Destination Peru for one of the most emblematic appetizers of the country: papa a la Huancaina.
Papa a la Huancaina is an appetizer composed of thickly sliced boiled potatoes that are smothered in a subtly spicy velvety sauce called Huancaina sauce. This traditional recipe offers a balance of cheesy, spicy, salty, bitter, starchy flavors and textures for a delicious result.
Huancaina sauce is often found on Peruvian tables as an excellent accompaniment to many other dishes like pasta, fried yucca or chifle (fried plantains) for example.
One of the stars of the sauce is the spicy and flavorful aji amarillo, Peru’s most popular hot pepper. In Spanish, aji means chili pepper, and amarillo means yellow. However, the color of this pepper from the capsicum baccatum species changes to bright orange as it matures.
Aji amarillo, which is also called ají escabeche, is often associated with Peruvian cuisine. It is considered part of the country’s condiment trinity together with red onion and cilantro. Famous Peruvian chef Gastón Acurio named this moderately spicy and very flavorful hot pepper the most important ingredient in Peruvian cooking.
It is not only used in Huancaina sauce but also in aji de gallina (chicken is spicy sauce), causa rellena (layered potato dish), lomo saltado (stir-fried sirloin) and other traditional recipes.
Even though aji amarillo is the most famous pepper in Peruvian cuisine, other chili peppers are used such as aji panca, a dark red chile pepper with a smoky flavor, and rocoto, a fiery hot red pepper that looks like a small bell pepper.
What is the origin of papa a la Huancaina?
But back to our papa a la Huancaina! This recipe has a very interesting story, which is linked to the highest railway in the world at the time. This railway connected Lima to La Oroya in 1893 and Huancayo in 1908. The Qingzang railway in Tibet, which was completed in 2006, is now the highest railway in the world.
The story goes that the sauce was developed by a peasant lady from Huancayo who traveled from her farm in Huancayo to La Oroya to sell her potatoes to the miners and railroad workers.
Initially, she went to La Oroya to try to sell her potatoes, thinking she could get a better price for them, as the area was too elevated and cold for anything to grow, including potatoes.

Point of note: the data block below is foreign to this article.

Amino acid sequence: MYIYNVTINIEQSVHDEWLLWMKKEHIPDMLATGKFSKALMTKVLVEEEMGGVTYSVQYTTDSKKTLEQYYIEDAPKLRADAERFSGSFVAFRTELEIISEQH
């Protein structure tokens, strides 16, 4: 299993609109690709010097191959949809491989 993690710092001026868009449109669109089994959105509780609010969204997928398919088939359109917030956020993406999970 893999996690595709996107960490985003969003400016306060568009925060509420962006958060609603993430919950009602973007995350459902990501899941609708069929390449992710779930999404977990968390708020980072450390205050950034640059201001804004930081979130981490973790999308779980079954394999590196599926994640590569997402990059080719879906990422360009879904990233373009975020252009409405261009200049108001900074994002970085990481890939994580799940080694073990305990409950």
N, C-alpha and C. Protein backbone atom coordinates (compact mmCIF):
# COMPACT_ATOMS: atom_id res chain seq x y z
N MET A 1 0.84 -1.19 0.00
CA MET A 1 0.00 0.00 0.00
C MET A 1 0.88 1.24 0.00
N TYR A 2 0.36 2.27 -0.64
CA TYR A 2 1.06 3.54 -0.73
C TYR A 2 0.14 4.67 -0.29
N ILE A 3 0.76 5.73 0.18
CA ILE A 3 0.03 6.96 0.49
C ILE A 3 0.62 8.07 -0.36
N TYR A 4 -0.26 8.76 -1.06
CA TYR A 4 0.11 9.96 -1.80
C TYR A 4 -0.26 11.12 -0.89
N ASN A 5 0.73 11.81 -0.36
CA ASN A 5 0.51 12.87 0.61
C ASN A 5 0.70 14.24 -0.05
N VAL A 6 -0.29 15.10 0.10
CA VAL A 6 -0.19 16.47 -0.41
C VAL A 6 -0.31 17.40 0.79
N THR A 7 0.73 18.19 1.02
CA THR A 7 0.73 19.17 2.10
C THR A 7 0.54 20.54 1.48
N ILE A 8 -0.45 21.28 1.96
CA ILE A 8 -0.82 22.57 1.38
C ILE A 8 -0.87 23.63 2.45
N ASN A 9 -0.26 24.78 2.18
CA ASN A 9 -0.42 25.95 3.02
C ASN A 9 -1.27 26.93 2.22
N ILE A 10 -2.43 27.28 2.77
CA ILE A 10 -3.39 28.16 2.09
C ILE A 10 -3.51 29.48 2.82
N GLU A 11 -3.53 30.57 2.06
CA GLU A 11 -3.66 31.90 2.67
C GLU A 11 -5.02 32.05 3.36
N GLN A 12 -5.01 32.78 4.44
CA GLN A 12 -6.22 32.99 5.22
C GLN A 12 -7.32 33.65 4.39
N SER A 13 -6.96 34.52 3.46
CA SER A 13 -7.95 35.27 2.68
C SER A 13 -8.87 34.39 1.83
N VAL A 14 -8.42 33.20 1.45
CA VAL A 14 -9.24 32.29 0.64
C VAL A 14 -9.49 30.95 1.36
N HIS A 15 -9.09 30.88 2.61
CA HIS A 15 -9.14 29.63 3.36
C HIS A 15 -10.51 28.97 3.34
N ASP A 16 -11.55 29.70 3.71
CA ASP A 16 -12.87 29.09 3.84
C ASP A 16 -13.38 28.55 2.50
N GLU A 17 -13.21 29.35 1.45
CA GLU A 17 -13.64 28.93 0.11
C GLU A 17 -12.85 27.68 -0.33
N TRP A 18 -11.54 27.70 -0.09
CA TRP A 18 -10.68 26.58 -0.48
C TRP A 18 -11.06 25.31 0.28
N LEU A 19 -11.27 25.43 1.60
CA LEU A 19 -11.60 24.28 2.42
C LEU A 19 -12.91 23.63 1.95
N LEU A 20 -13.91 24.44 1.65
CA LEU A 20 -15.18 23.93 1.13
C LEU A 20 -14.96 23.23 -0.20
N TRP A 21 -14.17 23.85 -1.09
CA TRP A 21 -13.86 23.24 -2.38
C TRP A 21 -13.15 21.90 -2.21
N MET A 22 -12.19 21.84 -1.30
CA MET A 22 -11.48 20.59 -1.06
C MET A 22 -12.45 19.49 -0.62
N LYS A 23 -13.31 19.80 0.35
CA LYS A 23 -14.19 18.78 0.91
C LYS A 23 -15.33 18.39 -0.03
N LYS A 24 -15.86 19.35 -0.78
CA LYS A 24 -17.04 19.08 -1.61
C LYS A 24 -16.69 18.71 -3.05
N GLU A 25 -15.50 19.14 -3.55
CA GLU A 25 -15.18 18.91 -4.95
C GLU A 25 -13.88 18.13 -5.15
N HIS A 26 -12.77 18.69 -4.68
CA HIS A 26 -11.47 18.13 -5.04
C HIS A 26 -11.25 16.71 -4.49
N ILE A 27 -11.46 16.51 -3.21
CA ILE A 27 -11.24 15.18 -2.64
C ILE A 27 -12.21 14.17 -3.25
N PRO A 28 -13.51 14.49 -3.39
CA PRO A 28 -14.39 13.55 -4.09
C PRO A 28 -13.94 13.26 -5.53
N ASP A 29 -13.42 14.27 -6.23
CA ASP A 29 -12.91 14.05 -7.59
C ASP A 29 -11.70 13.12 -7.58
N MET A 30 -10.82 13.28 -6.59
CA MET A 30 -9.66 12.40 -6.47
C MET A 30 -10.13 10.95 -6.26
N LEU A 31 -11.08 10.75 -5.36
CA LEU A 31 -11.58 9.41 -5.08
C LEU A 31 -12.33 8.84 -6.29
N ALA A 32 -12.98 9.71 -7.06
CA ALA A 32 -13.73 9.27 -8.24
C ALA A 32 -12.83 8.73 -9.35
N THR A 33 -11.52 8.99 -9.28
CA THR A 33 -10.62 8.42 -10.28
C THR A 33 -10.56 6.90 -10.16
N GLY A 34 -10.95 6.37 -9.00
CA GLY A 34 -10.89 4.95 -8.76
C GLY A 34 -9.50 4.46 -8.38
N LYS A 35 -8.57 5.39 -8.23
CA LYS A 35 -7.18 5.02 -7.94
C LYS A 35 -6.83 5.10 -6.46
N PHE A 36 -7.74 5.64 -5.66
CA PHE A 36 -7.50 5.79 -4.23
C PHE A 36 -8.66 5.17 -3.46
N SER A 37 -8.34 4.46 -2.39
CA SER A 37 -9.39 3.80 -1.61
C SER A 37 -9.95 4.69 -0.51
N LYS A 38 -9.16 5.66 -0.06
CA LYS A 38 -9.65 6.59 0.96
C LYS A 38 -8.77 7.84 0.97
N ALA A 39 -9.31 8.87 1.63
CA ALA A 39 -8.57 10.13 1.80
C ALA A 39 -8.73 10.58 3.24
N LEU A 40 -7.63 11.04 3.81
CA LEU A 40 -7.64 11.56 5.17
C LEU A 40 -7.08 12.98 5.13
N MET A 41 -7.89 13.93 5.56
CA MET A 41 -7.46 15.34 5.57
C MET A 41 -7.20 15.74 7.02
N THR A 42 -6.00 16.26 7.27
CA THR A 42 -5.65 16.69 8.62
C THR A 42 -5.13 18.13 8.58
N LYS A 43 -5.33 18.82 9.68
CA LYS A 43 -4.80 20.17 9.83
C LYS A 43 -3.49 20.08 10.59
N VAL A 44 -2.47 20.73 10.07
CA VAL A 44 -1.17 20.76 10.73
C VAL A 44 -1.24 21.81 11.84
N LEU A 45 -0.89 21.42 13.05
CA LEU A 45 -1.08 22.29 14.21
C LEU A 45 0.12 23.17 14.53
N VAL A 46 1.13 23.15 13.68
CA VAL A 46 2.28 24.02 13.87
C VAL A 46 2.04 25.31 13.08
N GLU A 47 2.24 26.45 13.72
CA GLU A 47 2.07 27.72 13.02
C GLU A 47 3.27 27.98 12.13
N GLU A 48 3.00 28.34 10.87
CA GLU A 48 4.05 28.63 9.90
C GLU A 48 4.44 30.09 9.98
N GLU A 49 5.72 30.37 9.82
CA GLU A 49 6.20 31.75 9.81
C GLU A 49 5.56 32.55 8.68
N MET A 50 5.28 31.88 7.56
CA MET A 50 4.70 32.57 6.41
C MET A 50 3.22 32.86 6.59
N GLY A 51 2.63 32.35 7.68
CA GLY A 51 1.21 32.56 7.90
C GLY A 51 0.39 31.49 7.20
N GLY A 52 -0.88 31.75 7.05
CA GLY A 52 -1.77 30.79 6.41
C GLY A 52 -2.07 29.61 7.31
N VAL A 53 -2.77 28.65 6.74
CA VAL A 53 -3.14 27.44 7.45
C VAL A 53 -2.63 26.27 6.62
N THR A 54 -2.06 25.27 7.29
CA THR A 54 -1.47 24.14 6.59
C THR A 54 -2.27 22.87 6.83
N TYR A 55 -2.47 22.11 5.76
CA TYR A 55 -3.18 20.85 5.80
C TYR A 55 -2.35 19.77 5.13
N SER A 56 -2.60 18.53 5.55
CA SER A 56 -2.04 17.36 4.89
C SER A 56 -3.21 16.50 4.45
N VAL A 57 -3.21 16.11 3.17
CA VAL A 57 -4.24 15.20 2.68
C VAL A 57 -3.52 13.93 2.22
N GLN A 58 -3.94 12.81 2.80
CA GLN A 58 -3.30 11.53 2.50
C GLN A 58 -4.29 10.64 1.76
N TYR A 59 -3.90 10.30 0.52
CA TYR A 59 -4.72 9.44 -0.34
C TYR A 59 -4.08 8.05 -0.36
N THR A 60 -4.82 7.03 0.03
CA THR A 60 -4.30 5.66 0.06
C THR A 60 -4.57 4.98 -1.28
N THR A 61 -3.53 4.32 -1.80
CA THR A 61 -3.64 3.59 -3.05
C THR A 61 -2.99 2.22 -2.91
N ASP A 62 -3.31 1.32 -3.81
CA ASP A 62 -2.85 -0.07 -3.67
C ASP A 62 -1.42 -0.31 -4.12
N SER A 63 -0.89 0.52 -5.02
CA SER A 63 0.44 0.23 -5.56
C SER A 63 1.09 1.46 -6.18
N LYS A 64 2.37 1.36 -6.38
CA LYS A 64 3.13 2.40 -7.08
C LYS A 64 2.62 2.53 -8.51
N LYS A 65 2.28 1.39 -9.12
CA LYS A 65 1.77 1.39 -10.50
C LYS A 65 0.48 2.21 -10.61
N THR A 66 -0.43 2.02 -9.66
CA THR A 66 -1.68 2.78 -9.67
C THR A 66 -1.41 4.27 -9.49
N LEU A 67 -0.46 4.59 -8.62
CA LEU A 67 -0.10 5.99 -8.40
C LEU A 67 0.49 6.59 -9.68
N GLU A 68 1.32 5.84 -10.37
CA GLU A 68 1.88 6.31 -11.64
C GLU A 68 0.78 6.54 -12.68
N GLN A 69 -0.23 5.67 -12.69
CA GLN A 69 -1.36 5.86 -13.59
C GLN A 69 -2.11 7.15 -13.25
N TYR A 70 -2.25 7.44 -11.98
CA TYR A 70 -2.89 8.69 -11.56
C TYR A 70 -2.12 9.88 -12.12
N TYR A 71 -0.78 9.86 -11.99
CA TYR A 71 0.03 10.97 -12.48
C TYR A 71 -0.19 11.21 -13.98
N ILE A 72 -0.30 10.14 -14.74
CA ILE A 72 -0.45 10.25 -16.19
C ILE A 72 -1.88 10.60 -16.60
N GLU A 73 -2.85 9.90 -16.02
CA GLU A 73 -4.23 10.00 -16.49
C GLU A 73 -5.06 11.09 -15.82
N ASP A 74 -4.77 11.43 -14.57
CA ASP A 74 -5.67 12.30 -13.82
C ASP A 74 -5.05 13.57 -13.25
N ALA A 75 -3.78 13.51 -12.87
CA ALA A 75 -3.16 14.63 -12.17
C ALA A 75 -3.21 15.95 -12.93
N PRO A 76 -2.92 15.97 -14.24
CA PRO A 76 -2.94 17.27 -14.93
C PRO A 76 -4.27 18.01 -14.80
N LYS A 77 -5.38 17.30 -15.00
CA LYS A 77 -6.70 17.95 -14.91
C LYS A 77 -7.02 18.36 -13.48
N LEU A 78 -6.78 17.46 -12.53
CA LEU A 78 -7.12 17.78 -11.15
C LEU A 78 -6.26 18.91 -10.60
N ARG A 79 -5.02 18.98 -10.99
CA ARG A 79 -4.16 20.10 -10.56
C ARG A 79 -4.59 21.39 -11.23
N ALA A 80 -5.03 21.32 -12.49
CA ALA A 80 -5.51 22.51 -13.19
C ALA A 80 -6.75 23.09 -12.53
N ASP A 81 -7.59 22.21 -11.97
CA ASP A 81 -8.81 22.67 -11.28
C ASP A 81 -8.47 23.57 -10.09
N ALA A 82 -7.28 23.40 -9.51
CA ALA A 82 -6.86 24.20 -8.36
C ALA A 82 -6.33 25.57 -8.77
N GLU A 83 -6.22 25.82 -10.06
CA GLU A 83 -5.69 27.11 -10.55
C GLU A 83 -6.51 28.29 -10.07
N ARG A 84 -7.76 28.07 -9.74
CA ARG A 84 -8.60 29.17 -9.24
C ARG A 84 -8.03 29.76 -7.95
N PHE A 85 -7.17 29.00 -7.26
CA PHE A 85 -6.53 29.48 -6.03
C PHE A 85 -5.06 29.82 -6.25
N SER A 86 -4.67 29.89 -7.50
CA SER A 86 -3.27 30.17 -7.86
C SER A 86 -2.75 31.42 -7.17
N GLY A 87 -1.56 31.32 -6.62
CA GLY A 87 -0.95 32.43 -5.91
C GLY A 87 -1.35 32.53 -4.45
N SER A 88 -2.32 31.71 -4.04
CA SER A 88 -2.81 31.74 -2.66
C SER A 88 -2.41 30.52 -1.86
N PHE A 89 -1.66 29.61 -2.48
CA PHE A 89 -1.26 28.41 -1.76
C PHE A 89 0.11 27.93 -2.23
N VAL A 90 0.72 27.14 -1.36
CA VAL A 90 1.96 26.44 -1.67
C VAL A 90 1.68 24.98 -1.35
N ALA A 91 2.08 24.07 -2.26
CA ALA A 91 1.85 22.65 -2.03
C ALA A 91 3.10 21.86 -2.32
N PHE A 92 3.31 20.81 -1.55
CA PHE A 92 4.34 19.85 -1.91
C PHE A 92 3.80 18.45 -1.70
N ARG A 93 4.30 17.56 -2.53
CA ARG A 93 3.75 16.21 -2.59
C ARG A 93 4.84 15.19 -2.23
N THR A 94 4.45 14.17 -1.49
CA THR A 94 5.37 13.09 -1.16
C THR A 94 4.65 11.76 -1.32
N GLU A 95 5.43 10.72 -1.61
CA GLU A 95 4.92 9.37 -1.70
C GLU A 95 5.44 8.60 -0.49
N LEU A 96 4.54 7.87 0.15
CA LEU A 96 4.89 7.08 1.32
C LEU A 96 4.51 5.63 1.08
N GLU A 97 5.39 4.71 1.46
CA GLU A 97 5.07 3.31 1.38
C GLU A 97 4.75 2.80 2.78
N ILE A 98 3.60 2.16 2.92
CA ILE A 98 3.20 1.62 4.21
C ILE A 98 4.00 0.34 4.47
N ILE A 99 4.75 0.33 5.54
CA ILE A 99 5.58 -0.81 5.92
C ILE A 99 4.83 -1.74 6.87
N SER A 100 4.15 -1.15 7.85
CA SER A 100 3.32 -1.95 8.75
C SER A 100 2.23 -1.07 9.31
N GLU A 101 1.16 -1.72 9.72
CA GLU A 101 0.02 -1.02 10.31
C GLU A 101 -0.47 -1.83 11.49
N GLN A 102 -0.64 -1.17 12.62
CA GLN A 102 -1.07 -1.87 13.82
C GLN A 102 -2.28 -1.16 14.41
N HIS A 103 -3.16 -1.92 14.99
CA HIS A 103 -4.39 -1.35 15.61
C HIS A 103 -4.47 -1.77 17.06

However, she was not successful selling the potatoes at the price she wanted. So, she created this sauce using only the common ingredients that she was selling. A number of other people were selling similar dishes with potatoes covered with sauce, but her sauce stood out, partly because of the addition of hot peppers, or maybe because of the thickness of the sauce.
Her sauce was an instant success with the railroad workers. When they couldn’t find her, they used to say:
“¿Dónde están las Papas a la Huancaína?” (“Where is that Lady from Huancayo with her potatoes?”)
When the railroad was completed in 1908, it was decided that papas a la Huancaína would become the official dish commemorating the inauguration of the world’s highest railroad connecting Lima to Huancayo, a scenic 12-hour train ride!
How to make the Huancaina sauce
Also, traditionally, papa a la Huancaina is prepared with yellow potatoes, but white variety potatoes can also be used.
Saltine crackers (also known as soda crackers) are traditionally used to thicken the sauce, although I imagine you could also use breadcrumbs.
Queso fresco (farmer cheese) is also the traditional cheese used in the preparation of the sauce, although I have seen recipes using cottage cheese, cream cheese or even feta.
The spiciness of the aji amarillo is actually tamed and balanced by the sweetness and creaminess of the dairy ingredients including the queso fresco, but also the evaporated milk.
How to serve papa a la Huancaina
The usual presentation for the dish is to place the thick slices of boiled potatoes on top of some lettuce leaves, with a generous amount of the cheesy and spicy Huancaina sauce poured on top of the potatoes. The dish is served with halved or quartered hard-boiled eggs and topped with black olives, parsley and sometimes corn.
In the south of Peru, in the regions of Cuzco, Puno or Arequipa, the same dish is served with ocopa rather than Huancaína sauce. Ocopa sauce is made from toasted peanuts, fried onions and tomatoes, aji amarillo, cream or condensed milk, crushed crackers or dried bread, salt, and huacatay (an herb also called wild marigold or black mint).
Papa a la Huancaina is a great alternative to the classic and summery American potato salad, although it is more of an adult version with its delicious spicy sauce.
- 6 yellow potatoes , boiled and peeled
- 2 tablespoons aji Amarillo paste
- 2 tablespoons vegetable oil
- 4 saltine crackers
- 8 oz. queso fresco (farmer cheese)
- 1 cup evaporated milk
- Lettuce leaves
- Black olives , pitted and halved
- 3 hard-boiled eggs , peeled and halved
- Parsley , finely chopped
- In a blender, add the aji amarillo paste, oil and evaporated milk, crackers, farmer cheese and salt. Process until creamy.
- In a plate put a few lettuce leaves. Add some thick potato slices on top, and cover with a few tablespoons of the sauce.
- Decorate with black olives, hard-boiled eggs and parsley.